Mary: Yes. I love that shared accountability and shared responsibility. And it does feel better to me that we have conversations with our contractors as negotiating agreements with them. So I have several contractors that work for me in my business and I don’t take the approach that these are rules that they need to follow. I do take the approach that we have an agreement and We are going to get really clear about what our agreement is. We’re going to negotiate our agreement. We’re going to check in about our agreement. And those conversations tend to be less stressful and more effective. 

Carolin: Yes, of course. And I do think it’s important to delegate responsibility, but I’m still We’re partners in this. Like, you can come to me at any point and I’m gonna make sure that you have what you need to be successful and I’m not just pushing rules onto you, right?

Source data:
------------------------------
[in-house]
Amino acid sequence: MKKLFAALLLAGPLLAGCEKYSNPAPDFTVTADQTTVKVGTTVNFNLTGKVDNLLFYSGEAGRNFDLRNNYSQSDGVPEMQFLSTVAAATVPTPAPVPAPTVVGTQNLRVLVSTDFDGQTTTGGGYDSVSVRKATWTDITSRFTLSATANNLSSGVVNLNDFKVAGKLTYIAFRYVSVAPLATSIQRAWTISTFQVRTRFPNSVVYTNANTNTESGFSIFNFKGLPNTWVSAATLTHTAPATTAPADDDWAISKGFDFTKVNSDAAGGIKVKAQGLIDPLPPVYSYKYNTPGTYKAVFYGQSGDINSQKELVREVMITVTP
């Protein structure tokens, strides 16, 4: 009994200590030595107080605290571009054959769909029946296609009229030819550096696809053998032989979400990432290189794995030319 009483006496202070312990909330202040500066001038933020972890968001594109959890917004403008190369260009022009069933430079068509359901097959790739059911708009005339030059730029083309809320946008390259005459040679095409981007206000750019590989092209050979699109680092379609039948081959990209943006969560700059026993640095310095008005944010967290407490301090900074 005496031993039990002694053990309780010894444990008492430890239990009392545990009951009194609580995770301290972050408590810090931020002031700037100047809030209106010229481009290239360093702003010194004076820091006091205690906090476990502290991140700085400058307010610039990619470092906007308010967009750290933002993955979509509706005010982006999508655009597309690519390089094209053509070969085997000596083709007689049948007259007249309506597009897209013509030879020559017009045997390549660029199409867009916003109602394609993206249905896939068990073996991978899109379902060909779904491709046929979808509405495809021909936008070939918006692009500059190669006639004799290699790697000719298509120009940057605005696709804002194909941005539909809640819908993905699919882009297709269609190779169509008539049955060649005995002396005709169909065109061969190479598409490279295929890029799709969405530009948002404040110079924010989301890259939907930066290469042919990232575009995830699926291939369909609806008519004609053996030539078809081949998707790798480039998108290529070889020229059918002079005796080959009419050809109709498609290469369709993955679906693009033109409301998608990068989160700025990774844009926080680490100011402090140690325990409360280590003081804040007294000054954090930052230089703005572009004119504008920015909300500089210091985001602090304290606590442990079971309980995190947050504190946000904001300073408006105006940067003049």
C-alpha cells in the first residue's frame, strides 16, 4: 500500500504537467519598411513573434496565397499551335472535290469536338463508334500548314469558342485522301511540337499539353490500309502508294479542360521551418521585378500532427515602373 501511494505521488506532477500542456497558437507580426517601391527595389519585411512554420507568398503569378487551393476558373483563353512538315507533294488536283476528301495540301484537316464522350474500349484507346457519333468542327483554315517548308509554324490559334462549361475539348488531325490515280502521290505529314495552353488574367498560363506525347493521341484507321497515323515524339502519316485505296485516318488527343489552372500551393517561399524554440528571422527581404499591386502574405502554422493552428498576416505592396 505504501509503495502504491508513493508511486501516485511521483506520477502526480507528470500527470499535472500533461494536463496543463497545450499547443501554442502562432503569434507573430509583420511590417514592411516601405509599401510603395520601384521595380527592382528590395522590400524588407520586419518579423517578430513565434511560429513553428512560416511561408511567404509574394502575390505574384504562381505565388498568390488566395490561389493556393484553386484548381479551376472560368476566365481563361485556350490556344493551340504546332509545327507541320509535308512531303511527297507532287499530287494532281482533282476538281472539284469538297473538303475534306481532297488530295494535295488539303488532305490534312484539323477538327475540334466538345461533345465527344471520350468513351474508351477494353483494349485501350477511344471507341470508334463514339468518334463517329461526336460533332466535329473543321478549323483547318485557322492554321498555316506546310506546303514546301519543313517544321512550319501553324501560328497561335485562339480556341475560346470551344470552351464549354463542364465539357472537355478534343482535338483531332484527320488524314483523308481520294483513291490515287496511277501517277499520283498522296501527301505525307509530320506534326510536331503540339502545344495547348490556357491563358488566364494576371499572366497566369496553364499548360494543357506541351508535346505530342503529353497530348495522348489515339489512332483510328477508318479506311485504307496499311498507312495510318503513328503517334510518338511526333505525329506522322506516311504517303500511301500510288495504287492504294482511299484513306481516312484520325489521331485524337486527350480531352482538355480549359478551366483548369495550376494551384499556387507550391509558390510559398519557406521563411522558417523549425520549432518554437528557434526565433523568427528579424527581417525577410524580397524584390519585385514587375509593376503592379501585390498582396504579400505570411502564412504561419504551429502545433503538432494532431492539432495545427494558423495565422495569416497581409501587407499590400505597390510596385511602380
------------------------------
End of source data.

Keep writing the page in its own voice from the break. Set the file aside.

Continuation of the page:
Mary: Okay. So, let’s practice. You be yourself and I will be your team member. How’s that? 

Carolin: Oh, you’re putting me on the spot, man. 

Mary: I know. It’ll be so fun. Let’s go. 

Carolin: Okay. So I say, Hey, I wanted to talk to you about this task that you did and when I got your time sheet I was surprised because the number of hours that were clocked on your time sheet for that task was different than what I expected. It took, I think, eight hours and I was expecting like maybe two to three. So I’m, I’m sure it took you that eight hours and I’m so grateful for your hard work and really accomplishing that. And you did a great job. I’m just trying to understand like what the reason why it took that amount of time so that we can kind of understand for the future how I can support you to be more efficient in completing that in the future.

Mary: I don’t know why it took me so long. I was doing my best to figure it out and I had to look up some things. I had to do some Google searches and things like that for things I didn’t know, but I was trying so hard to get it done and I worked hard on that.